Here’s a poignant observation on men and spiritual leadership from the The Thinklings blog.
I was part of a church at one time that had about 3,500 attendees. That church had a fairly level ratio of men and women. At that time, the church had groups for motorcycle-riding, gun-shooting, and many others with a “just for the fellowship” emphasis that would appeal to men. Fine by me—I’m all for fellowship groups. The only problem was that this same church had one men’s Bible study and about a dozen women’s Bible studies. I was painfully aware of that inexplicably lopsided ratio too. Why? Because I was the men’s Bible study leader. When I asked why there was only one men’s Bible study group, the answer I usually got was that they’d not been able to maintain more than one or two for any length of time. (What made it even nuttier was about half of the ten or so men that filtered through my group on a regular basis didn’t even attend the church.)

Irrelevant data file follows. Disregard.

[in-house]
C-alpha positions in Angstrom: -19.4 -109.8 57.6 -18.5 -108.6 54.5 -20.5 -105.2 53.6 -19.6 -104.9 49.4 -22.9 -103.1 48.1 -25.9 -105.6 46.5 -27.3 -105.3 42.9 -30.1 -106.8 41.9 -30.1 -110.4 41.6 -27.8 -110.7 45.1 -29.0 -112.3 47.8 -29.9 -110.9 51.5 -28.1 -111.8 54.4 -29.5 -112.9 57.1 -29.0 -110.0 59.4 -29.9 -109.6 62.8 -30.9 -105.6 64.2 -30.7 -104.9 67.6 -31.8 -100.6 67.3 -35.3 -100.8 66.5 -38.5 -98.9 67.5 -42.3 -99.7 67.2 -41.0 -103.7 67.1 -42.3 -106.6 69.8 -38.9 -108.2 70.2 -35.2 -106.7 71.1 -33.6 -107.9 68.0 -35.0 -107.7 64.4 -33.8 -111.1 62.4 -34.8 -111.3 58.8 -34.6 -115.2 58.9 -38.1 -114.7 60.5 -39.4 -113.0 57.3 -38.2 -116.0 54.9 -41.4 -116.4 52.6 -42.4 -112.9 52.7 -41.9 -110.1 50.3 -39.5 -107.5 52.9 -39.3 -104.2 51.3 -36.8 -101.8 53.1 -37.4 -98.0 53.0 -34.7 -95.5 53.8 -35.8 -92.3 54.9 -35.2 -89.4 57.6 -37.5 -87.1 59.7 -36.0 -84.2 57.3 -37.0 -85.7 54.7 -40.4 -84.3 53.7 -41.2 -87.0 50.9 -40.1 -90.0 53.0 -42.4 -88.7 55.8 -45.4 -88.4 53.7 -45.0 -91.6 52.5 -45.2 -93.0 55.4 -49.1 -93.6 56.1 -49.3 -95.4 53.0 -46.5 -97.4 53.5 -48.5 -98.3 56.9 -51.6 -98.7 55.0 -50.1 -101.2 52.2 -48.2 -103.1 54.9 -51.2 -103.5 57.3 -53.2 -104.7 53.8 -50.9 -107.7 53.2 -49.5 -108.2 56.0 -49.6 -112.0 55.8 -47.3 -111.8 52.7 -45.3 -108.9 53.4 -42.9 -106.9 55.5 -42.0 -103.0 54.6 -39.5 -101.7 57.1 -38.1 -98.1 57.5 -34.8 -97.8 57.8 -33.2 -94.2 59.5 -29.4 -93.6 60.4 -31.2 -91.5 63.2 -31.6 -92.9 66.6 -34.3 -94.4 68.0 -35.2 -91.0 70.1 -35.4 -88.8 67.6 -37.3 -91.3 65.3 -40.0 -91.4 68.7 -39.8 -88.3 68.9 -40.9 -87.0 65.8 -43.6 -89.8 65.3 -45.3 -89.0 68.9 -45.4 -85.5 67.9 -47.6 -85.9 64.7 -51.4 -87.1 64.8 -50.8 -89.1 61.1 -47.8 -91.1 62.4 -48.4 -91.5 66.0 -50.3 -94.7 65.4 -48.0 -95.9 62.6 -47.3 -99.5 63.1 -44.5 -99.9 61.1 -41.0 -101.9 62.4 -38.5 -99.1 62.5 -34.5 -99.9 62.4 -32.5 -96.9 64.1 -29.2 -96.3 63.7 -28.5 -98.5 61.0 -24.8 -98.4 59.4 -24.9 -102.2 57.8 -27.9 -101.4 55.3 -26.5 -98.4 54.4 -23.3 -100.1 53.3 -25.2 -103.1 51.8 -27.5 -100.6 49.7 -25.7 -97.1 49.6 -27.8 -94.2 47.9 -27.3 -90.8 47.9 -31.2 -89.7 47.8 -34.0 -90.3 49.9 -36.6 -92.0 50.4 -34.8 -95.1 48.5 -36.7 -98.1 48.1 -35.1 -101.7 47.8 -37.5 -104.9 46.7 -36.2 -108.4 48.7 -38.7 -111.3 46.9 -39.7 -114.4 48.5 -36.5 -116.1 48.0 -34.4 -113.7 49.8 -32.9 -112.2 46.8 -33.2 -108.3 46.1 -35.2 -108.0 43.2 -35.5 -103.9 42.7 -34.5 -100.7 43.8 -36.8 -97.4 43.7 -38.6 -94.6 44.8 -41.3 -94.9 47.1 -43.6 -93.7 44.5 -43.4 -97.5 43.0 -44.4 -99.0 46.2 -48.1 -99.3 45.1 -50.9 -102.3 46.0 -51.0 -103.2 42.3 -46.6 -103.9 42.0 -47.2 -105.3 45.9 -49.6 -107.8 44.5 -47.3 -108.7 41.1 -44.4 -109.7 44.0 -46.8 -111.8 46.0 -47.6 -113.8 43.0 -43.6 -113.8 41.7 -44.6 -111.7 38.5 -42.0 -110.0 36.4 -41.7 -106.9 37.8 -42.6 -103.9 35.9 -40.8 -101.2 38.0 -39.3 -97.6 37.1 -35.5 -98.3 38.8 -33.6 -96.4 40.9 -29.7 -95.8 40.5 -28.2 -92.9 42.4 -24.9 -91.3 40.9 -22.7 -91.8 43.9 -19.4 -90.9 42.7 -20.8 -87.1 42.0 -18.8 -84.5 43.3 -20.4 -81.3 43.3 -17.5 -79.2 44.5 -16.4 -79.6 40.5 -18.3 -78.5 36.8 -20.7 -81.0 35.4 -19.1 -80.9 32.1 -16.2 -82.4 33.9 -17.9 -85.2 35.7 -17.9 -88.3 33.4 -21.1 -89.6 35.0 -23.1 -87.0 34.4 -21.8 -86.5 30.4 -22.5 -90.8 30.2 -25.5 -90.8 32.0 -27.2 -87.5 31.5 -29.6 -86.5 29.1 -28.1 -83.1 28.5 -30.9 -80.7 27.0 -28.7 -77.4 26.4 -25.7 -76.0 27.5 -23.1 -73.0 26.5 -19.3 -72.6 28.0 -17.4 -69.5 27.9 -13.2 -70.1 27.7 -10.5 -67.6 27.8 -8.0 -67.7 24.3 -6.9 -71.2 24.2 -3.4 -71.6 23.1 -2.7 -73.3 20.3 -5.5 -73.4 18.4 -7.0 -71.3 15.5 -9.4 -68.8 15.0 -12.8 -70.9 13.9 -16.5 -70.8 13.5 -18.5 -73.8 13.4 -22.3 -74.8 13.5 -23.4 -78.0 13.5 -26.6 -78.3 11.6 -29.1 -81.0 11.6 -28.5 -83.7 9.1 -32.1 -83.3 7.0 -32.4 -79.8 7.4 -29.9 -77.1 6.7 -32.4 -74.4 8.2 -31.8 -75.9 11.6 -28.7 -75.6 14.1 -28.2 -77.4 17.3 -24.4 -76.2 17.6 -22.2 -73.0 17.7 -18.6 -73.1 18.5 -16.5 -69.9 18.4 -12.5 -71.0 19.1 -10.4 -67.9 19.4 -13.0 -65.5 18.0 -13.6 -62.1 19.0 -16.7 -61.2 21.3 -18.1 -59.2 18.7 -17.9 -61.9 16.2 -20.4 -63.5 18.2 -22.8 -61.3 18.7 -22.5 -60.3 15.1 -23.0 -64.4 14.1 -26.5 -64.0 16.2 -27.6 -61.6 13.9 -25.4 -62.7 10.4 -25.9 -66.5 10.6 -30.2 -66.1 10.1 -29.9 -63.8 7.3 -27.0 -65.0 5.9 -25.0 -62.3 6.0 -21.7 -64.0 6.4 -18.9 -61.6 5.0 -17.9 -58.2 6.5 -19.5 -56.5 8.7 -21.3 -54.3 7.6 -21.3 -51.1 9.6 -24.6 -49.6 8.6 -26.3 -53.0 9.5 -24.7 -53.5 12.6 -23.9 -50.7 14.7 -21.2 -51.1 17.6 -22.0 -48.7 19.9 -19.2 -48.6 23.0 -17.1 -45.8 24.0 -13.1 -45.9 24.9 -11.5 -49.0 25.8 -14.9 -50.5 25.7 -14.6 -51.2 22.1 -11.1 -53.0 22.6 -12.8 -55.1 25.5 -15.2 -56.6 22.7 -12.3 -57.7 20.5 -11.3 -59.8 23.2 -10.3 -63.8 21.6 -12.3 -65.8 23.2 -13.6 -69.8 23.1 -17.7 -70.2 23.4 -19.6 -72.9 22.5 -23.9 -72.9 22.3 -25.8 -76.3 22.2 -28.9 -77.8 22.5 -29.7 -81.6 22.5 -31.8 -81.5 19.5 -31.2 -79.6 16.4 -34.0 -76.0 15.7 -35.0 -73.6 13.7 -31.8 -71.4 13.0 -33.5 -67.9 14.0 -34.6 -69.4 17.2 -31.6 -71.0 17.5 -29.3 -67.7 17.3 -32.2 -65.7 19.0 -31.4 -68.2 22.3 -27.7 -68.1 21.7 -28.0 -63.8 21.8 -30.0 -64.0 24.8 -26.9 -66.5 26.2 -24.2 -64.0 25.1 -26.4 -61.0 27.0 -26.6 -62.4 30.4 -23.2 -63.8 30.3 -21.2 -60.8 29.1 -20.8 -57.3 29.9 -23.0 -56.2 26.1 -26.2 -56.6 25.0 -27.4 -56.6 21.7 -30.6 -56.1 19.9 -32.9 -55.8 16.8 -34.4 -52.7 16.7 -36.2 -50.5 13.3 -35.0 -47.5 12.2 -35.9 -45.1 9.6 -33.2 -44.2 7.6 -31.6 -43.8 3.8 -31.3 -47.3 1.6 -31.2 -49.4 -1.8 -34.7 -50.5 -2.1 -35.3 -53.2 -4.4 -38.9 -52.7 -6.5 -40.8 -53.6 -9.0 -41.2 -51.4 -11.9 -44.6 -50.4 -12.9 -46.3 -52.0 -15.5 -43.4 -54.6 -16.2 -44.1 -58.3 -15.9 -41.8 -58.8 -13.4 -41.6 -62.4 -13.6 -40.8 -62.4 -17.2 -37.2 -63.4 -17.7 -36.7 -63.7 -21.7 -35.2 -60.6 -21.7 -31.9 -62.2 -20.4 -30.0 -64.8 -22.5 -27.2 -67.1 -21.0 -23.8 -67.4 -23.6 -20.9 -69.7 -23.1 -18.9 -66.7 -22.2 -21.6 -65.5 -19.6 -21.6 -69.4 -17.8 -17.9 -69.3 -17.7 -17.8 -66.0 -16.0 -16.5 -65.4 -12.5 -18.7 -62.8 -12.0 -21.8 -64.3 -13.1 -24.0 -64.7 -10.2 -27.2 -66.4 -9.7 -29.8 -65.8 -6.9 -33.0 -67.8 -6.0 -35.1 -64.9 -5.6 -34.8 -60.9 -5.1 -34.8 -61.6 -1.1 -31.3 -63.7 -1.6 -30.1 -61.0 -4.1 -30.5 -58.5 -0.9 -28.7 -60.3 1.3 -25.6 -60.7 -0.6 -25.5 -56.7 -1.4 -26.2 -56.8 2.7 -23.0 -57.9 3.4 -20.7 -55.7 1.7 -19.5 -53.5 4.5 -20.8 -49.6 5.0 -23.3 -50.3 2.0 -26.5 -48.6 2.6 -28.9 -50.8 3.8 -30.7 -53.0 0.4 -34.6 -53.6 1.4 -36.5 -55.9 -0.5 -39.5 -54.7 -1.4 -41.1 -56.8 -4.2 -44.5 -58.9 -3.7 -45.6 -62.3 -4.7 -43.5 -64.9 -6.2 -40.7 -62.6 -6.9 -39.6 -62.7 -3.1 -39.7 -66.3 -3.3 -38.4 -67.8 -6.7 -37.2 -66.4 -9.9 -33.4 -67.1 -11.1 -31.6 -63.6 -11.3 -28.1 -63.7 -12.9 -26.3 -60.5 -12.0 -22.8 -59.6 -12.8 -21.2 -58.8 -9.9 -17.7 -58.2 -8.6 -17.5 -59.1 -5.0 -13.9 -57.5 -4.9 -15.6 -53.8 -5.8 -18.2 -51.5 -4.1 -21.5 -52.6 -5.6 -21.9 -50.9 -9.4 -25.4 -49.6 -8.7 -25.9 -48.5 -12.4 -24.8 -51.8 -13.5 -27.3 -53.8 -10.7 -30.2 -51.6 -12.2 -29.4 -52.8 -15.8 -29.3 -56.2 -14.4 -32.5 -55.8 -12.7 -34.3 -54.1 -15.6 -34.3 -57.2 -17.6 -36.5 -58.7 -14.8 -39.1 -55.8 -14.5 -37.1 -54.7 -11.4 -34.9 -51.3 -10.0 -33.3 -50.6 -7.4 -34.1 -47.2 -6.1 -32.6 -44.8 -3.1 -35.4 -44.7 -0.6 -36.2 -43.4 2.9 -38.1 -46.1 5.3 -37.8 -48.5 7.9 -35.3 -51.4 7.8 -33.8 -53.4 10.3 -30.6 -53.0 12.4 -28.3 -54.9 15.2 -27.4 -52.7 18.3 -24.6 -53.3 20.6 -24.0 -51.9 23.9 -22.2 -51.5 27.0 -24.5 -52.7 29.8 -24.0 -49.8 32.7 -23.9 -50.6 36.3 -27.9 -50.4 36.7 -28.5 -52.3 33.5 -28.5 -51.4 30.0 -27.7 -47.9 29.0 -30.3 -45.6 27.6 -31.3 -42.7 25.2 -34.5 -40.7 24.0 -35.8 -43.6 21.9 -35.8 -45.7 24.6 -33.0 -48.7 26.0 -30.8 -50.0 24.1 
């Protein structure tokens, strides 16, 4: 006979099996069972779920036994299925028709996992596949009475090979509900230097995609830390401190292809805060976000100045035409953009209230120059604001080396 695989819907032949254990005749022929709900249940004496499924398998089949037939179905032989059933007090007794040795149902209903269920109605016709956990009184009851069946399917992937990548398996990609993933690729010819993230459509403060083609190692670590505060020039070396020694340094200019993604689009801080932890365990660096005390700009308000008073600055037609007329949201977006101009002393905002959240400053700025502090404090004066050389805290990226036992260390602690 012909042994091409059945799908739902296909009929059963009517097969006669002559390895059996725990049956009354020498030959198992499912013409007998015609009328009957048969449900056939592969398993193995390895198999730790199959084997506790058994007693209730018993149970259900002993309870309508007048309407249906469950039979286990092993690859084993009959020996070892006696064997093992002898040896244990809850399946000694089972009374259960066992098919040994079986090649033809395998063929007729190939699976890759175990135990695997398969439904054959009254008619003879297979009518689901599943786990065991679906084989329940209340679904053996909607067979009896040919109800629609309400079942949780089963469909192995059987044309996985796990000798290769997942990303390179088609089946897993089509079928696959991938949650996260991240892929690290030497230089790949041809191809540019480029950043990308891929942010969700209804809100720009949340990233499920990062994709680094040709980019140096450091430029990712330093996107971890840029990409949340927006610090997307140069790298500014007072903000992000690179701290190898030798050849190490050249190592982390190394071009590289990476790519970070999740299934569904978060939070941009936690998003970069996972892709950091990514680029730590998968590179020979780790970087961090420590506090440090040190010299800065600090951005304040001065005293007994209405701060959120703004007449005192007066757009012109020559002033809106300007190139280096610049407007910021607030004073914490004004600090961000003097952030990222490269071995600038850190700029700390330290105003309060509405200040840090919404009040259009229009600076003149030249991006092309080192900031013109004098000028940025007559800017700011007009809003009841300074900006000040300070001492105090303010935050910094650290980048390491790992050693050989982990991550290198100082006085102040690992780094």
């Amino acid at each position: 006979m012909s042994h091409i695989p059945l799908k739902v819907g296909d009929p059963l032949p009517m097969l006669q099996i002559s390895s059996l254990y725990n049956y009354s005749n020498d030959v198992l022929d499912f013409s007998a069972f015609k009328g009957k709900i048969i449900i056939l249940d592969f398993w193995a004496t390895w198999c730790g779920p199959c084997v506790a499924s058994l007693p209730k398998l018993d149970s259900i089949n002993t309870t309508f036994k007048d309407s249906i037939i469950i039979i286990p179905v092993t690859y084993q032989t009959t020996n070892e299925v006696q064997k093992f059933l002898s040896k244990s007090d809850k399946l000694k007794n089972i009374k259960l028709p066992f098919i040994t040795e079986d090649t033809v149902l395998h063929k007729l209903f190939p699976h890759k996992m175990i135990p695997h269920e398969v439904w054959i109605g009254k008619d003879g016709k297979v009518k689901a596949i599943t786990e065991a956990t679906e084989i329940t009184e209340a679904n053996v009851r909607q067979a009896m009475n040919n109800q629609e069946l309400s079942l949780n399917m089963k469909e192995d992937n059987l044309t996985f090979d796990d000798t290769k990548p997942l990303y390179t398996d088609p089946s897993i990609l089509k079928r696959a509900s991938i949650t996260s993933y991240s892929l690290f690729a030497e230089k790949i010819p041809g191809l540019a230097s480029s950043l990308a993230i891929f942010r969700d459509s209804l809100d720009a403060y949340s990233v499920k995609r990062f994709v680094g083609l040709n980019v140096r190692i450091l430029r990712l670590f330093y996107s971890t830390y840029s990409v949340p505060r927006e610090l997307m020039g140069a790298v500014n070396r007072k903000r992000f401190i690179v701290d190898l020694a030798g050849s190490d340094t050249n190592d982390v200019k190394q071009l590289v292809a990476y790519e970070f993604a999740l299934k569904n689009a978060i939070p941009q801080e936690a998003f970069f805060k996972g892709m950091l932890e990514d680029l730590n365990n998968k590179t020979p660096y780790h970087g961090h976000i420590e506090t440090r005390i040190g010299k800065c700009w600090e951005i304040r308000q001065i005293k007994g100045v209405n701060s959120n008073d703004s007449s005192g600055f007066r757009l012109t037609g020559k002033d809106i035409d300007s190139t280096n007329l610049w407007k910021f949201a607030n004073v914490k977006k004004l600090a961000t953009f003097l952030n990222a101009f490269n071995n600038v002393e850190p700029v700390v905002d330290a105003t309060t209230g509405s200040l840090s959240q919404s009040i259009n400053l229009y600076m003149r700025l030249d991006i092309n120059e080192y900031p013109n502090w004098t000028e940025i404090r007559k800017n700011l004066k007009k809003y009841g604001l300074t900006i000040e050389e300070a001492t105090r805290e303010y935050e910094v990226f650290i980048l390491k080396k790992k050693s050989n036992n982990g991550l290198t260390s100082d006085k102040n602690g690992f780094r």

It seems to me that men will show up for church stuff when they have a chance to show off their machismo, but flex some spiritual muscles? Not so much.
So I don’t think it’s as much of a case of the Church being feminized as it is a case of men surrendering their God-appointed roles as spiritual leaders within the Church. They’d rather watch March Madness than bow their knees at a 24-hour prayer meeting for the soul of the nation. Meanwhile, elderly grannies are keeping the devils at bay.
So the next time I hear some guy whimpering about how women are taking over the church, maybe a swift kick to the ‘nads will get him to wise up.
Or some spiritual equivalent.
See? This is what I’ve been on about.
Guys, we need to man up. But keep the pointy sticks at home.